Virtualization and the Future of the Server Market

Arthur Cole

Market realities can be a real pain in the tokhes (that's the actual spelling; I had to look it up in the Online Yiddish Dictionary), but you can't curse the mountain because it blocks your view of the ocean.

 

The market reality for the hardware server makers is this: Virtualization is going to cut the demand for hardware of all kinds, but the server market will get it worst of all. With one server now doing the work of perhaps 20 in a short time, demand for all but the most basic commodity servers is about to hit the skids (with perhaps a nod for the very large mainframes, a la IBM's prediction).

 

The first strike against servers is that virtualization is so politically correct right now. It cuts energy. It extends hardware lifecycles, preserving landfill space. And it's good business, to boot. Virtualization meets so many needs that businesses and governments are banding together to promote it. Down Under, everyone's cheering an effort by EDS to "rationalize" more than 10,500 servers spread across eight data centers in Australia and New Zealand, cutting power and cooling costs significantly and slashing EDS' hardware budget 65 percent, as explained at Computerworld Australia.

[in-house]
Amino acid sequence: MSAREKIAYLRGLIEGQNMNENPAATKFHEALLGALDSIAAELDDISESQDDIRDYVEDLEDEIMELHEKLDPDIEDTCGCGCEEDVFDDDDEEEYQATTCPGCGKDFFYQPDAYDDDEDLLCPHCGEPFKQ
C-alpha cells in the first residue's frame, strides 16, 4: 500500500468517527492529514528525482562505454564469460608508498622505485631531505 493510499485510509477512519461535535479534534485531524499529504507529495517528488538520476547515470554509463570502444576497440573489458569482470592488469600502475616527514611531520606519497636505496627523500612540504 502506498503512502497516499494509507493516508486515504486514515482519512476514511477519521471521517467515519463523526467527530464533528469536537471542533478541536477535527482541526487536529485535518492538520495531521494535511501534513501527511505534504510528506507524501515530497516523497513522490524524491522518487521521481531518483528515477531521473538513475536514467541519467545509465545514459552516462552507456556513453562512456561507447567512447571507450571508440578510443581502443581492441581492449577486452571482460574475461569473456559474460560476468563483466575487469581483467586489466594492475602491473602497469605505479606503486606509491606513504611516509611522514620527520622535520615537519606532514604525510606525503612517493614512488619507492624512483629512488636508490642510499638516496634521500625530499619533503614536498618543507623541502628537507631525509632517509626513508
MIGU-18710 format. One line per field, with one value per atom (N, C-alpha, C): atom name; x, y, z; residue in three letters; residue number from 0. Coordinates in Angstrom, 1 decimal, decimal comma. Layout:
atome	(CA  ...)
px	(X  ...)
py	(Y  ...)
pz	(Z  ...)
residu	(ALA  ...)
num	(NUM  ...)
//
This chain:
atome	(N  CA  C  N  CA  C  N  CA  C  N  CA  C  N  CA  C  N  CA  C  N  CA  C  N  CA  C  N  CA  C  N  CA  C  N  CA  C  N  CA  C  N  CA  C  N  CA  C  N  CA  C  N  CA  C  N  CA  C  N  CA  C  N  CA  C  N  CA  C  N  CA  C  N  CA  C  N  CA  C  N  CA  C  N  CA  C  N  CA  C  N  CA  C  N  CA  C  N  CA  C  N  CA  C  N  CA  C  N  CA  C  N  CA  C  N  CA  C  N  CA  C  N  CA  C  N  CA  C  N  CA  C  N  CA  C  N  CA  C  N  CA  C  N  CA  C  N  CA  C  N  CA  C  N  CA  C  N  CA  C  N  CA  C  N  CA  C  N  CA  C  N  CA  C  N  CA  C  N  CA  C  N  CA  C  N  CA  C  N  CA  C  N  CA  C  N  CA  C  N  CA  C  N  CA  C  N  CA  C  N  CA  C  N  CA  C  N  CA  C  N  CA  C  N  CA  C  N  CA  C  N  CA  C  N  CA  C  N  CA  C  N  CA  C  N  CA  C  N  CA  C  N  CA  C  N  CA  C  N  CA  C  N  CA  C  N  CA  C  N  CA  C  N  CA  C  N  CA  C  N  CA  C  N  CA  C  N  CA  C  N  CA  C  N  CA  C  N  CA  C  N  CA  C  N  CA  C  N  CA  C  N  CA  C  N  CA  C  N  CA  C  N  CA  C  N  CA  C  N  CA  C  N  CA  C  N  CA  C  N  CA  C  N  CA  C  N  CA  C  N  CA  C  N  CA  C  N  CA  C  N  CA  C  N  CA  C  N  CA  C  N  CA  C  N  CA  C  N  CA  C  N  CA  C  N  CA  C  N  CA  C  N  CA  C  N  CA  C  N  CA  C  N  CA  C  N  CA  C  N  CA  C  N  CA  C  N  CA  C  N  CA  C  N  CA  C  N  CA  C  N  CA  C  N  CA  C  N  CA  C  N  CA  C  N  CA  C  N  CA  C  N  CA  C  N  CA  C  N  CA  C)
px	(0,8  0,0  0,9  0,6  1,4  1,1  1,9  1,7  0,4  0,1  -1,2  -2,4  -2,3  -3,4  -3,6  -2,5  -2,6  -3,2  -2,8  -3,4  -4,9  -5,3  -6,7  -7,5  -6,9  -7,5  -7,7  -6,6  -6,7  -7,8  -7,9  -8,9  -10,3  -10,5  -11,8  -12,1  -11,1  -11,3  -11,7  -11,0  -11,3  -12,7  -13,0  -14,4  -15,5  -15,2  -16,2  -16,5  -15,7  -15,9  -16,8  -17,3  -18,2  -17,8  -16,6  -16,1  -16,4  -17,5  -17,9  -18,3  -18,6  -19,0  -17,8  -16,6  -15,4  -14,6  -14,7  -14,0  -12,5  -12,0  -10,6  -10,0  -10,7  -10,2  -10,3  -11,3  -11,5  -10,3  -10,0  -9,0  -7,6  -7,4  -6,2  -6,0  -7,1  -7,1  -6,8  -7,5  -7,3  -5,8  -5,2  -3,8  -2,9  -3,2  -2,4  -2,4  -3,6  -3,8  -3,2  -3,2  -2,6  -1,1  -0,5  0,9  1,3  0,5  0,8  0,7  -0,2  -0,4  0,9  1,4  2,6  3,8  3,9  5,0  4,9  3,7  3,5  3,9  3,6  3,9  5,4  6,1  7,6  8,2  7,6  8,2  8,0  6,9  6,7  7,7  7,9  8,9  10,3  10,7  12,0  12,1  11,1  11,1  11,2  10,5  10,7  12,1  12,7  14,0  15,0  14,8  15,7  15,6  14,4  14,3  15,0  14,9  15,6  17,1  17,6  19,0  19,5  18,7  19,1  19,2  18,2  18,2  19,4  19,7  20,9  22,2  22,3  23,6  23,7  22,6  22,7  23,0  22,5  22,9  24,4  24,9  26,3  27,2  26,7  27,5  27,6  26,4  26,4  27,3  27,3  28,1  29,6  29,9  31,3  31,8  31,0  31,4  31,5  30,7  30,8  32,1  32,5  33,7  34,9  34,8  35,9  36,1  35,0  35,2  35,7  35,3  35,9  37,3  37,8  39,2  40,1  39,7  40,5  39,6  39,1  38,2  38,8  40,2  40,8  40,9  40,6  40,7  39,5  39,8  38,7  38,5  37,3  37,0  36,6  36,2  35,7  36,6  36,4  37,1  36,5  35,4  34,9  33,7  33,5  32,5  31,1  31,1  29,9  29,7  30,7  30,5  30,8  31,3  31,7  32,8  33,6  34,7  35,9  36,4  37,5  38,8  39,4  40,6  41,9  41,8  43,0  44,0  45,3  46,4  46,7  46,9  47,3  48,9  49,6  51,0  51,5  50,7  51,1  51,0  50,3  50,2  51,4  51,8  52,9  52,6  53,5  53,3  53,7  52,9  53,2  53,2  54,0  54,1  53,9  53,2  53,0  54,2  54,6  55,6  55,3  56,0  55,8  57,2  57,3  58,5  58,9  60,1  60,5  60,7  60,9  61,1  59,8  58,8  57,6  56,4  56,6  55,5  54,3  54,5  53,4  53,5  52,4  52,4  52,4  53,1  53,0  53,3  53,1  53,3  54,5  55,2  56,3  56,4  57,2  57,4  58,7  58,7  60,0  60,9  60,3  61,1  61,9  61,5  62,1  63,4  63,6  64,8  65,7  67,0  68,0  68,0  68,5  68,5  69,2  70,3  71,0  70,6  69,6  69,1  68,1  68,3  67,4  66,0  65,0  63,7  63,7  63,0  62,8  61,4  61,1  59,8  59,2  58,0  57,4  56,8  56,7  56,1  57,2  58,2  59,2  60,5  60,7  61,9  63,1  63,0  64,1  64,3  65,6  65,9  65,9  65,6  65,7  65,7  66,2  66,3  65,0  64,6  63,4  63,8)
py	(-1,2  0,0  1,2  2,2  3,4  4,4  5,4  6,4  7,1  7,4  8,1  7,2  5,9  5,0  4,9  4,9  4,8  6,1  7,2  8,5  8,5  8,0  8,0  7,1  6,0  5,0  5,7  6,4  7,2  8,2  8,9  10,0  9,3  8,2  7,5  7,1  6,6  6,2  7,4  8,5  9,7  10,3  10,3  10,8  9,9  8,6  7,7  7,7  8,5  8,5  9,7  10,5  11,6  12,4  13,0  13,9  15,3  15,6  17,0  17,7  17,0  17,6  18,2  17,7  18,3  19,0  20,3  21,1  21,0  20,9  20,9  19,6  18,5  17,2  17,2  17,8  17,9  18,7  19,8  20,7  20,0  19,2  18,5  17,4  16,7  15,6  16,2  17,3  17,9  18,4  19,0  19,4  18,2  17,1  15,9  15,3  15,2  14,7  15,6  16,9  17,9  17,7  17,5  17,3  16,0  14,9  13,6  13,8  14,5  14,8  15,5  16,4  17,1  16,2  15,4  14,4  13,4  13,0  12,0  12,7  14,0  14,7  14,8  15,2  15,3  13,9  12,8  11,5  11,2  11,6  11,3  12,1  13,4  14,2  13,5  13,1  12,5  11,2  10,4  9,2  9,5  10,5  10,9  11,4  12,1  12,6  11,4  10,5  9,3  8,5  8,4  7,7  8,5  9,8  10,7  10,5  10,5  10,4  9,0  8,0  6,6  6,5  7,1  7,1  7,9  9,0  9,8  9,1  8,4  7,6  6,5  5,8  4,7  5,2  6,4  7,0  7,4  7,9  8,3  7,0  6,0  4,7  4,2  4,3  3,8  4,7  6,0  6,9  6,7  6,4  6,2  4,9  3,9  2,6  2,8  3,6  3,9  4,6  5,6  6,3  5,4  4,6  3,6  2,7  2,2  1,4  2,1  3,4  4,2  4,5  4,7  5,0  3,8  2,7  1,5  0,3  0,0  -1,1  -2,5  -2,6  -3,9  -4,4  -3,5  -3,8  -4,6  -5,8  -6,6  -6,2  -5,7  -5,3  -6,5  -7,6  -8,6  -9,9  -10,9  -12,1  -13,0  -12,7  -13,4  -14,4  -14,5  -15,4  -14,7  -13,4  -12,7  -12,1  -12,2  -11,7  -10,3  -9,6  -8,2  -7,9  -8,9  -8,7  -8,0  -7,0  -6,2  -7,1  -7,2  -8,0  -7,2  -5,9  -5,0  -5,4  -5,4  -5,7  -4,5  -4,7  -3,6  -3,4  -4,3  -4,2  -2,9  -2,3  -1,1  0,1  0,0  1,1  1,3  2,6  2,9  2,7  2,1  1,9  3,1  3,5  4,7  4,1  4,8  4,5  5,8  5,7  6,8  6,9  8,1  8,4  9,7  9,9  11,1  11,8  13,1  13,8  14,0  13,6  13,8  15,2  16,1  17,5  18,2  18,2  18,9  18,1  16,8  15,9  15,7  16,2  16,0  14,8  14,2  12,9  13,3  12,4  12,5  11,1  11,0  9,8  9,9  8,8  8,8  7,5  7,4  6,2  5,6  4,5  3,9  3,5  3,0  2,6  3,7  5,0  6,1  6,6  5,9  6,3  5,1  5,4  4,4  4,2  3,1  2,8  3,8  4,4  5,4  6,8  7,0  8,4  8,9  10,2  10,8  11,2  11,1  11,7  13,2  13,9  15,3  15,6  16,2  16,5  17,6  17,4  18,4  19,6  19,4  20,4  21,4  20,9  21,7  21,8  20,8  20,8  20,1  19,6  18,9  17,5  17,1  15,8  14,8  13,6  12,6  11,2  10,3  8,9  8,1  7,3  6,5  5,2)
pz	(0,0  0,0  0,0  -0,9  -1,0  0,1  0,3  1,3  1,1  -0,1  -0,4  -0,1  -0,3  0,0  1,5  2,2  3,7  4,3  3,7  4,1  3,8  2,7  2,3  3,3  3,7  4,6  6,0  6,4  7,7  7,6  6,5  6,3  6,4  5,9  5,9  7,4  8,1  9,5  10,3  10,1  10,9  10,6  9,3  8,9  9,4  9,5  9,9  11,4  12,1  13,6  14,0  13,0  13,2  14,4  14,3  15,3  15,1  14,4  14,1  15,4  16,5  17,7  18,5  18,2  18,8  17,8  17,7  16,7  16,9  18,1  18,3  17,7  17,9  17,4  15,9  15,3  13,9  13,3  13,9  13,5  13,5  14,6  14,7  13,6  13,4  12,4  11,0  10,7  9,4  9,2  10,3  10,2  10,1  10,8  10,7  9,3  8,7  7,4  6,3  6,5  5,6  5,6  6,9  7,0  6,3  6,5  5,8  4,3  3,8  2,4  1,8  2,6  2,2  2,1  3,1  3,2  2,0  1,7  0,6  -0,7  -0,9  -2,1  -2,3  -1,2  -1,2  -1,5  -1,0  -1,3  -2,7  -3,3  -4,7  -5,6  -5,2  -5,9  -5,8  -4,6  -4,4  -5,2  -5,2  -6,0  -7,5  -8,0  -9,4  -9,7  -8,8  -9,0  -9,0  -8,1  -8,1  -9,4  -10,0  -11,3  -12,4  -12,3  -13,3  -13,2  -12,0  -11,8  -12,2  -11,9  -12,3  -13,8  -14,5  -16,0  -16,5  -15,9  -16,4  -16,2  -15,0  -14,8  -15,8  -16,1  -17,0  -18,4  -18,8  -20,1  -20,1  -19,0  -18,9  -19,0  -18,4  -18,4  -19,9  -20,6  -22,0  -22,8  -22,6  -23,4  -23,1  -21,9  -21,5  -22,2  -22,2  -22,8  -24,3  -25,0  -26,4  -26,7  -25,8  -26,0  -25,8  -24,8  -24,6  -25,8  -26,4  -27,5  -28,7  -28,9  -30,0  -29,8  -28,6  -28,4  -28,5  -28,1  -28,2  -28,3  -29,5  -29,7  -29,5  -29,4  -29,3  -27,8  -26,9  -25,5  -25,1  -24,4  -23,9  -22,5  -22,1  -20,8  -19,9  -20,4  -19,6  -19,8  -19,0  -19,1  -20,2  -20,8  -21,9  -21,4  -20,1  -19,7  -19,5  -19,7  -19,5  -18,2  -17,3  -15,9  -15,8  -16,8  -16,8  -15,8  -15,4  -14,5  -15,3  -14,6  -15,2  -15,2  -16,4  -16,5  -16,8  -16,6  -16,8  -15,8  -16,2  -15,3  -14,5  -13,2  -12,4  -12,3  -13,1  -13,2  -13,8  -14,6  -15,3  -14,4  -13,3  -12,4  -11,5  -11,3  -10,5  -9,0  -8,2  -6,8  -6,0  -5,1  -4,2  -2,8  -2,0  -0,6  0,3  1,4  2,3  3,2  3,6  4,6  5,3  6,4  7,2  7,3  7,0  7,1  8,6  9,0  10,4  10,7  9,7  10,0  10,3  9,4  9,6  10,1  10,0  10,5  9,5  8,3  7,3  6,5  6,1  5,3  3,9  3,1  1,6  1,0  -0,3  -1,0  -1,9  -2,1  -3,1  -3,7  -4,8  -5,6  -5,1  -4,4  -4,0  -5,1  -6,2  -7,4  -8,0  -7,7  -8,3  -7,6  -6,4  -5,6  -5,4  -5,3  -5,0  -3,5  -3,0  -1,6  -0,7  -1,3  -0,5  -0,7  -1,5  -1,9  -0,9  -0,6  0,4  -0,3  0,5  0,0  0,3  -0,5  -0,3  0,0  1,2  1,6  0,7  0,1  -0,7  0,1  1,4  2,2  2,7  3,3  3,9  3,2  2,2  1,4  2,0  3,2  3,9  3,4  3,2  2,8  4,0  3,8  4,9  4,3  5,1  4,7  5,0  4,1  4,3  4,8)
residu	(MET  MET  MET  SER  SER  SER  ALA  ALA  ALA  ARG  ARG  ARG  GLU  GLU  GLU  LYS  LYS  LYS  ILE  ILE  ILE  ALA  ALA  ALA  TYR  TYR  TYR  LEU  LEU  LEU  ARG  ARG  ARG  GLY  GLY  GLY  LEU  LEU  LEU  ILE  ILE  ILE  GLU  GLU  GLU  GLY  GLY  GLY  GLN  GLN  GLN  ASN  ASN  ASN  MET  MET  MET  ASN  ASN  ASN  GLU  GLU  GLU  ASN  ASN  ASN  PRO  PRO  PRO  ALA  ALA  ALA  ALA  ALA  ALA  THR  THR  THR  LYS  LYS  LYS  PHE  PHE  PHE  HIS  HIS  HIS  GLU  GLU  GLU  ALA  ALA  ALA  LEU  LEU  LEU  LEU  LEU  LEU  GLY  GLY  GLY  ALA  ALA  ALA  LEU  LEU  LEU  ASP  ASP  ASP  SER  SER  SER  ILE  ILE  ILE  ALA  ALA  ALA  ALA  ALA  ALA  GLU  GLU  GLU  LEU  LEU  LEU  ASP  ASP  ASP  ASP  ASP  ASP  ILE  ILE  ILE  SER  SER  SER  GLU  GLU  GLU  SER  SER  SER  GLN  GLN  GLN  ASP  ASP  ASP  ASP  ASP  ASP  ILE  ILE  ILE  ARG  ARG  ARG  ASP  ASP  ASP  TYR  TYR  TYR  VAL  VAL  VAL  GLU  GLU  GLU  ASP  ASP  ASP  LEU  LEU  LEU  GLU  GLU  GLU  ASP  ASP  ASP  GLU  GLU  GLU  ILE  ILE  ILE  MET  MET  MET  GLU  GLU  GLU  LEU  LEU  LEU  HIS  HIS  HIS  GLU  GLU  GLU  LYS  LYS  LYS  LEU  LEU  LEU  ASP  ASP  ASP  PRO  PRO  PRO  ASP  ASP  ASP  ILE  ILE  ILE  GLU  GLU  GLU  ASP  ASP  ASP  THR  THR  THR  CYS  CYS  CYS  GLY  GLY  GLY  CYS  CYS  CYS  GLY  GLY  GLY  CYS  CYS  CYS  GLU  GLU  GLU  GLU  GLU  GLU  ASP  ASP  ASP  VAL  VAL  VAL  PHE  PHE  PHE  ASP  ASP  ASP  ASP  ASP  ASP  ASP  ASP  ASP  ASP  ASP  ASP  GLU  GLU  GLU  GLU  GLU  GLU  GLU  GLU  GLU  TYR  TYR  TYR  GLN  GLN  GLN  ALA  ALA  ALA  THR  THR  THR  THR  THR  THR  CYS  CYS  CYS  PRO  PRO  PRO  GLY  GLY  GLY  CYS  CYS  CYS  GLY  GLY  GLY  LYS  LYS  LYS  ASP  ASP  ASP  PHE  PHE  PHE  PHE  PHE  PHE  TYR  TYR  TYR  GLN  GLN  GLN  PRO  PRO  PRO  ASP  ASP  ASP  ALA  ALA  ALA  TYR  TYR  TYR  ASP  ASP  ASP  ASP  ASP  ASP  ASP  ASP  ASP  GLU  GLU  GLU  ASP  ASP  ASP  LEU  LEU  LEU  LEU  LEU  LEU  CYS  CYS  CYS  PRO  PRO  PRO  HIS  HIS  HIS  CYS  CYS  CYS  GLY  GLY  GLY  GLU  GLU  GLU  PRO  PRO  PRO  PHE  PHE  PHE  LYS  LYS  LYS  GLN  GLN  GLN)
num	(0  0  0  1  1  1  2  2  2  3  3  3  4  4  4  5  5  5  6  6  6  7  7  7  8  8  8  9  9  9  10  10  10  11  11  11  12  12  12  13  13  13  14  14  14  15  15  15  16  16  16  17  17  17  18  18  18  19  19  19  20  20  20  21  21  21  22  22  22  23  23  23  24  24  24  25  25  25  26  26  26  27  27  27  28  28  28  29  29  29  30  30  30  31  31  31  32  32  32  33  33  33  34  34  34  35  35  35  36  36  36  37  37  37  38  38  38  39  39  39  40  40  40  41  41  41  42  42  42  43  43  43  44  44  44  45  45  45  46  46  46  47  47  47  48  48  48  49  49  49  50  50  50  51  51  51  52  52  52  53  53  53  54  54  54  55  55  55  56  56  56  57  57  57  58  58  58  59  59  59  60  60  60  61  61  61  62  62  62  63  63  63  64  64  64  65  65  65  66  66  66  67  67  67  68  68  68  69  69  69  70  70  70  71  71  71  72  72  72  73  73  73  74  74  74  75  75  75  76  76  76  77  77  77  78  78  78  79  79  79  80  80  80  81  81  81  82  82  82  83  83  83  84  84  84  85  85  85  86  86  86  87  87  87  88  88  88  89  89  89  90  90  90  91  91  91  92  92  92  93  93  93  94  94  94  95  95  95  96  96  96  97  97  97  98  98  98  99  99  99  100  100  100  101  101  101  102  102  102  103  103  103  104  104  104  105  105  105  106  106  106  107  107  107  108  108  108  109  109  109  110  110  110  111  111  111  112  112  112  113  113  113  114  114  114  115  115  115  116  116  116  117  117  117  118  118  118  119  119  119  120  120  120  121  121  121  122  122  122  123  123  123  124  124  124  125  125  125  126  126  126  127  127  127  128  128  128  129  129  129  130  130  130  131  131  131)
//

And although the big hardware vendors will always talk up whatever hottest new server they've got, you can't help but see a strong effort to diversify, perhaps leveraging server knowledge into appliances, like HP does with the NeoView for data warehousing.

 

And Google, which sees big gains from broadening its search technology in the unstructured enterprise market, is heading straight for appliances as well, in case any client wasn't ready to leap directly to a hosted solution. And even then, says EE Times, they've turned manufacturing over to Dell.


 

However much IBM talks mainframes, the company certainly seems determined to stick with its broad server line as long as possible, offering system i, p, x and whatever else to address today's segmented market as long as possible before it devolves into either mainframes or blades. IBM is even reworking its internal structure to make sure both the i and p maintain their different identities as much as possible.

 

But who knows what will happen long term? The commodity server business could turn out to be quite profitable for IBM, HP and even Sun. But it won't be where the action is anymore. Business realities being what they are.



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